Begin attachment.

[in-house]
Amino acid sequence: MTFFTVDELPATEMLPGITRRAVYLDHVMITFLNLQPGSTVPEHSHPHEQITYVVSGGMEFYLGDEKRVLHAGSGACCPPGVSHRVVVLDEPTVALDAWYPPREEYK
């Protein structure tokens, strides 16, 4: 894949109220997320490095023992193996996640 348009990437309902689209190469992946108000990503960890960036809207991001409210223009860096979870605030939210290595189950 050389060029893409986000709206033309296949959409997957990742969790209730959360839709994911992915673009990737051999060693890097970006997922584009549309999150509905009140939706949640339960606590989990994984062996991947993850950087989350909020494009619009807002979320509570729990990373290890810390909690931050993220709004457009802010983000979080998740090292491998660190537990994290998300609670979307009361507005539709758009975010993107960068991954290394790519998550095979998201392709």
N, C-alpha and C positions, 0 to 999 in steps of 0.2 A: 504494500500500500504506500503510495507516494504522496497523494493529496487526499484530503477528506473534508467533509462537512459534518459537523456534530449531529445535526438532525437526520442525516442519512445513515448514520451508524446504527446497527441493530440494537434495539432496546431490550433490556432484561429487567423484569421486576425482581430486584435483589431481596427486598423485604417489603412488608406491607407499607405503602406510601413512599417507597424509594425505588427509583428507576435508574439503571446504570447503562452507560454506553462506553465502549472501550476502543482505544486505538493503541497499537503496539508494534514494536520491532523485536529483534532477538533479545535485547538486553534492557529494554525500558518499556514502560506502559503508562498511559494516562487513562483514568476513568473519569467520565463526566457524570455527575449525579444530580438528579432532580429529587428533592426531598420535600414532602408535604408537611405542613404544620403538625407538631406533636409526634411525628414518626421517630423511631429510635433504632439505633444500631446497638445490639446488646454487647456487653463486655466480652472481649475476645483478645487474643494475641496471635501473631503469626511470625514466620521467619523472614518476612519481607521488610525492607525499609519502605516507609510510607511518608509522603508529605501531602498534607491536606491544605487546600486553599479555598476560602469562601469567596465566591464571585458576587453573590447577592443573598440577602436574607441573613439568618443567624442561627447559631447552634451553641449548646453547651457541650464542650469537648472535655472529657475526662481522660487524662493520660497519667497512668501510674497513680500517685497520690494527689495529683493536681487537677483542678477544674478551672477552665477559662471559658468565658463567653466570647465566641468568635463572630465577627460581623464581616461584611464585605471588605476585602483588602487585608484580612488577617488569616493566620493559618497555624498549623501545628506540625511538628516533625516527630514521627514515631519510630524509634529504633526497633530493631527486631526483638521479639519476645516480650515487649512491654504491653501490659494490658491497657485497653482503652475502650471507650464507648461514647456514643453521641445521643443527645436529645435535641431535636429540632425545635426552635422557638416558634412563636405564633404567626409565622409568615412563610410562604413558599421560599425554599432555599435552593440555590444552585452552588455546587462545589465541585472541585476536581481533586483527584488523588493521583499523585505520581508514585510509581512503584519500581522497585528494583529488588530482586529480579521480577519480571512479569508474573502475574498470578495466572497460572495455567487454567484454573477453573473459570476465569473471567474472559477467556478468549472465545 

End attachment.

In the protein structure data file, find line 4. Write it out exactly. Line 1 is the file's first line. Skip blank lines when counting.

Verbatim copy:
N, C-alpha and C positions, 0 to 999 in steps of 0.2 A: 504494500500500500504506500503510495507516494504522496497523494493529496487526499484530503477528506473534508467533509462537512459534518459537523456534530449531529445535526438532525437526520442525516442519512445513515448514520451508524446504527446497527441493530440494537434495539432496546431490550433490556432484561429487567423484569421486576425482581430486584435483589431481596427486598423485604417489603412488608406491607407499607405503602406510601413512599417507597424509594425505588427509583428507576435508574439503571446504570447503562452507560454506553462506553465502549472501550476502543482505544486505538493503541497499537503496539508494534514494536520491532523485536529483534532477538533479545535485547538486553534492557529494554525500558518499556514502560506502559503508562498511559494516562487513562483514568476513568473519569467520565463526566457524570455527575449525579444530580438528579432532580429529587428533592426531598420535600414532602408535604408537611405542613404544620403538625407538631406533636409526634411525628414518626421517630423511631429510635433504632439505633444500631446497638445490639446488646454487647456487653463486655466480652472481649475476645483478645487474643494475641496471635501473631503469626511470625514466620521467619523472614518476612519481607521488610525492607525499609519502605516507609510510607511518608509522603508529605501531602498534607491536606491544605487546600486553599479555598476560602469562601469567596465566591464571585458576587453573590447577592443573598440577602436574607441573613439568618443567624442561627447559631447552634451553641449548646453547651457541650464542650469537648472535655472529657475526662481522660487524662493520660497519667497512668501510674497513680500517685497520690494527689495529683493536681487537677483542678477544674478551672477552665477559662471559658468565658463567653466570647465566641468568635463572630465577627460581623464581616461584611464585605471588605476585602483588602487585608484580612488577617488569616493566620493559618497555624498549623501545628506540625511538628516533625516527630514521627514515631519510630524509634529504633526497633530493631527486631526483638521479639519476645516480650515487649512491654504491653501490659494490658491497657485497653482503652475502650471507650464507648461514647456514643453521641445521643443527645436529645435535641431535636429540632425545635426552635422557638416558634412563636405564633404567626409565622409568615412563610410562604413558599421560599425554599432555599435552593440555590444552585452552588455546587462545589465541585472541585476536581481533586483527584488523588493521583499523585505520581508514585510509581512503584519500581522497585528494583529488588530482586529480579521480577519480571512479569508474573502475574498470578495466572497460572495455567487454567484454573477453573473459570476465569473471567474472559477467556478468549472465545 